For cybercriminals, "living off the land," has become the new law of the land when it comes to planning and executing attacks against enterprises.
Living off the land (LotL) is now an increasingly popular technique for cybercriminals since it uses tools -- typically those found in newer versions of Windows -- that are already installed on the targeted computers or systems. LotL can also including running simple scripts or shellcode that is embedded in memory. (See WannaCry: How the Notorious Worm Changed Ransomware.)
Since more and more businesses are moving to Windows 10, cybercriminals are taking advantage of a whole host of administrative tools, including PowerShell, Windows Management Instrumentation (WMI) and the Windows Scripting Host that come bundled with the operating systems. Now, a malware attack is likely to start with a PowerShell .ps1 or a Windows Scripting Host .js file as it would with a executable.
The growing use of LotL techniques is one of the key findings of Sophos Labs' 2019 Threat Report, which the company released November 14.
A malicious, compressed email attachment containing a script file
"In the enterprise, you can see that most of the businesses have moved to Windows 10, and that means that Windows Scripting Host is going to be present, PowerShell is going to be present, and those are the two most abused tools," said Chester Wisniewski, the principal research scientist at Sophos, in an interview with Security Now.
"From a defense standpoint, these tools are all or nothing," Wisniewski added. "You can have application security policies to lock down certain apps, and say they are allowed to run or not allowed to run. The problem with that is that the administrators can't run them, and that's a bit of a problem since they are already using these tools to run your environment. So that's what the criminals are counting on."
By using administrative tools, cybercriminals can break up the attack into smaller parts to help evade antivirus tools. In this case, each command and administrative system triggers another part of the attack. The example Sophos uses is a victim double-clicking a malicious .js file, which then triggers an wscript.exe, which then starts a download and this launches a PowerShell.ps1 script and this finally downloads and launches the executable.
"When you are sitting in the lab and you see the whole thing laid out in a chain, you say to yourself, 'Oh that's so suspicious,' " Wisniewski said. "The problem is most antivirus or antimalware software sees all that individually and not as a chain."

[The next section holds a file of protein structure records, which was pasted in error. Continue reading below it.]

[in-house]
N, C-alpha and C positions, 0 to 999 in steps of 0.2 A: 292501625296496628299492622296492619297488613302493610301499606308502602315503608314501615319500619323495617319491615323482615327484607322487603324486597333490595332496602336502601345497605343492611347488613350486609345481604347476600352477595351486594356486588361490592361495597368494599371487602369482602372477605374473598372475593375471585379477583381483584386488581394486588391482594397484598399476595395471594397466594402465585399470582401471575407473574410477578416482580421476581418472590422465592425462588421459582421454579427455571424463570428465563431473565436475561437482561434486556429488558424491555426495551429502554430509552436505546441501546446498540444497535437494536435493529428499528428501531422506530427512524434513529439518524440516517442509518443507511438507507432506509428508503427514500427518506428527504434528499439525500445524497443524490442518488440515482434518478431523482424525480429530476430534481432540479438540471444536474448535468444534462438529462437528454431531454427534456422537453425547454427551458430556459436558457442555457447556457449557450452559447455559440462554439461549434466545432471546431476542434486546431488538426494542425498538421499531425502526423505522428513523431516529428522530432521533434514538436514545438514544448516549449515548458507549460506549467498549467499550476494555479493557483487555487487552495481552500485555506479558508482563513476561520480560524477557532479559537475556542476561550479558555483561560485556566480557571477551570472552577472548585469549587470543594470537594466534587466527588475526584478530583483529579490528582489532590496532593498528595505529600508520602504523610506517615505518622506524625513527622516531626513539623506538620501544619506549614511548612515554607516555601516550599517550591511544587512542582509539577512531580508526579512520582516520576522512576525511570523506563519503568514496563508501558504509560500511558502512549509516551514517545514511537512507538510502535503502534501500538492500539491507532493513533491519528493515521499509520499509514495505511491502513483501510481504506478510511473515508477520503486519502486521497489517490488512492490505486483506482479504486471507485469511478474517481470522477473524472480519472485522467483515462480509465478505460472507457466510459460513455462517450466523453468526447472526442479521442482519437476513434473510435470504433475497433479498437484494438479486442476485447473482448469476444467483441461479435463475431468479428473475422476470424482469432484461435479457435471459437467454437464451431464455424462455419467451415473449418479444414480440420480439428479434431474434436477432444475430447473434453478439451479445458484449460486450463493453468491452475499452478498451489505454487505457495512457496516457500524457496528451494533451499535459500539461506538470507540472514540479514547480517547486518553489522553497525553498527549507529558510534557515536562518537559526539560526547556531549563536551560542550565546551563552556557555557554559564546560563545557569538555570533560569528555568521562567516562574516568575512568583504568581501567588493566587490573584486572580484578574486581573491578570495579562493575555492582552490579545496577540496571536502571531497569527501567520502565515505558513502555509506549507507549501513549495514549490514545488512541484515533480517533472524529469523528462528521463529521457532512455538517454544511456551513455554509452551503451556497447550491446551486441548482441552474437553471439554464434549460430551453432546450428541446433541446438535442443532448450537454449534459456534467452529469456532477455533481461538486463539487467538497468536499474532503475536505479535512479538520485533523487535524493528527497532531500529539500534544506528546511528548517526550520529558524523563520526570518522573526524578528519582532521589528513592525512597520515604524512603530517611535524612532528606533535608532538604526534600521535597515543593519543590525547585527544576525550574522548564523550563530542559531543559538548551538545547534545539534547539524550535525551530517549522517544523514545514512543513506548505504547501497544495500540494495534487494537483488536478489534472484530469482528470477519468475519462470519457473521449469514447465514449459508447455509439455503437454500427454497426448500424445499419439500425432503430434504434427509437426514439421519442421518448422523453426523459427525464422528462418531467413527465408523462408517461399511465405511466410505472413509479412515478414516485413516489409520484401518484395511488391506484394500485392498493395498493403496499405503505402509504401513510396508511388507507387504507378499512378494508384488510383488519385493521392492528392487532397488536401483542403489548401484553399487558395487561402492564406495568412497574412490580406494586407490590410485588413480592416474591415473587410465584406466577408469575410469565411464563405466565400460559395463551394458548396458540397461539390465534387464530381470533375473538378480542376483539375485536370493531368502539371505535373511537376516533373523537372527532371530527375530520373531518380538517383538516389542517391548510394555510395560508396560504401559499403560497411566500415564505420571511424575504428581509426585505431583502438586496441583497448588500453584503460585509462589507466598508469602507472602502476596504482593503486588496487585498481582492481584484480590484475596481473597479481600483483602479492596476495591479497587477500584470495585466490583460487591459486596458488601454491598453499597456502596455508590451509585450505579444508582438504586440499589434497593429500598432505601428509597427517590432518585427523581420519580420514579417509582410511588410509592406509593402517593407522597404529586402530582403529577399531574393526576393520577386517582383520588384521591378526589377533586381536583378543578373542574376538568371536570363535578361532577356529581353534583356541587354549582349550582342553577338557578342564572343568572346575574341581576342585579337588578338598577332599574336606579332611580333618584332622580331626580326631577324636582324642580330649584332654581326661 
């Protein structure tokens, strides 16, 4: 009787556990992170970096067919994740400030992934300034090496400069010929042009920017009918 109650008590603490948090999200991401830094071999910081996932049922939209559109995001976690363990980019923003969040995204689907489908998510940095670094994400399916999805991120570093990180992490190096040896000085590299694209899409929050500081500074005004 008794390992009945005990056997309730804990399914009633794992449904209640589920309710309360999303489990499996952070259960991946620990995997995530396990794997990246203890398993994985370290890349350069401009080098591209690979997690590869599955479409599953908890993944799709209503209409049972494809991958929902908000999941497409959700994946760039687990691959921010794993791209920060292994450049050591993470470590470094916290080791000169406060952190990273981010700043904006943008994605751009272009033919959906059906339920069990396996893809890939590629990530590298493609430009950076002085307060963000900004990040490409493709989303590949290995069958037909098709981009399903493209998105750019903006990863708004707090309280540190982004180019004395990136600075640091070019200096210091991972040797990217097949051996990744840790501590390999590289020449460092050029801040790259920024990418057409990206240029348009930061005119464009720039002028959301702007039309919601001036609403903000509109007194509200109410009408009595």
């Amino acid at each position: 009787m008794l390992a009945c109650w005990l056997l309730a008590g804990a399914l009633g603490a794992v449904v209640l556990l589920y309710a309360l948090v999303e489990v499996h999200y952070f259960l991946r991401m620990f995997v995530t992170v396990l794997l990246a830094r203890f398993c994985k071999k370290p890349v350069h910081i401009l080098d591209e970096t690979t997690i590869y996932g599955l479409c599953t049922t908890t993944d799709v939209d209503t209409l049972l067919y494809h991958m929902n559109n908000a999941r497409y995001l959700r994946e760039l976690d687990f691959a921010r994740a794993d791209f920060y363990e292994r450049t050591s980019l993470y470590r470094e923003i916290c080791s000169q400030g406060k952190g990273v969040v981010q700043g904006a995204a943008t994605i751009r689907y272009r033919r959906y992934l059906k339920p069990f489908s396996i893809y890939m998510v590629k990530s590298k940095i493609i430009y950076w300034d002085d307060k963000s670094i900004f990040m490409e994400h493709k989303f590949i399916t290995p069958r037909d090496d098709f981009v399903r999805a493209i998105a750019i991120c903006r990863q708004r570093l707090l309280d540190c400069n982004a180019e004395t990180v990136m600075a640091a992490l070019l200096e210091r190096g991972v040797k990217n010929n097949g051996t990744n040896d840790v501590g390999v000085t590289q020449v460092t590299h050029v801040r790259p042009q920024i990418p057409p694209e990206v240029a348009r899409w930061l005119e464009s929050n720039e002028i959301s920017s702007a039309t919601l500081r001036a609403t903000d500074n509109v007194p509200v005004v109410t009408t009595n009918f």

When this chain of events is broken down into individual steps, the malware can hide from antivirus and other protective software. This also helps hide the anomalies in the malware from the everyday traffic that flows through the network. As the report explains:
The problem is not limited to a small number of executable file types that have to be observed, tracked, and have their behavior monitored. With a wide range of file types that include several "plain text" scripts, chained in no particular order and without any predictability, the challenge becomes how to separate the normal operations of a computer from the anomalous behavior of a machine in the throes of a malware infection.
Lessons from SamSam
In addition to LotL techniques, Sophos researchers found how attackers are delivering ransomware is changing, with cybercriminals taking a more hands-on approach and using less commodity malware. Instead, they are tapping into these administrative tools to hide their efforts for as long as possible.
This pattern of ransomware was first developed by the group behind SamSam that has collected about $6 million in ransom over the last several years. (See SamSam Ransomware Nears $6M Mark in Ill-Gotten Gains .)
In Wisniewski's view, the SamSam group works in much the same way as a typical penetration testing team would when checking an enterprise for vulnerabilities. The attack starts with looking for systems with weak passwords, typically outward facing Remote Desktop Protocol (RDP) servers and using brute-force attack methods to steal the credentials.
Once inside the perimeter, the SamSam group maps the networks over a 24- to 72-hour period, looking for valuable data -- databases, for example -- and disabling or erasing backup files, so that when the files are locked, the company can't recover and the ransom is paid, mostly in cryptocurrency.
SamSam has faded over the last few months -- Sophos only found one incident report in all of October -- but these types of more labor intensive and hands-on techniques have given rise to other ransomware attacks, including BitPaymer and Dharma.
The advantage for the security team is that a human-centric attack does give some time to stop or limit the attack, if the anomalies are found within the windows of time that attackers are using to set up the attack.
"Unlike a bot-style attack, where you open up an attachment and -- boom -- your computer is locked with ransomware, since it's human operated and it takes them 24- to 72-hours to do their survey to find the valuable assets in your network... if you can react quickly, you can often maintain or eliminate the damage before it occurs," Wisniewski said. "If you get that alert, you have time. If you notice the anomaly and you detect it, you're not screwed yet and that's new because most of the attacks have been automated."
The downside is that handy administration tools, such as PowerShell, can no longer be trusted in the same way. "Most of us are not going to give up our tools and as a security community, I don't think we have come up with a good answer to that problem yet," Wisniewski added.
— Scott Ferguson is the managing editor of Light Reading and the editor of Security Now. Follow him on Twitter @sferguson_LR.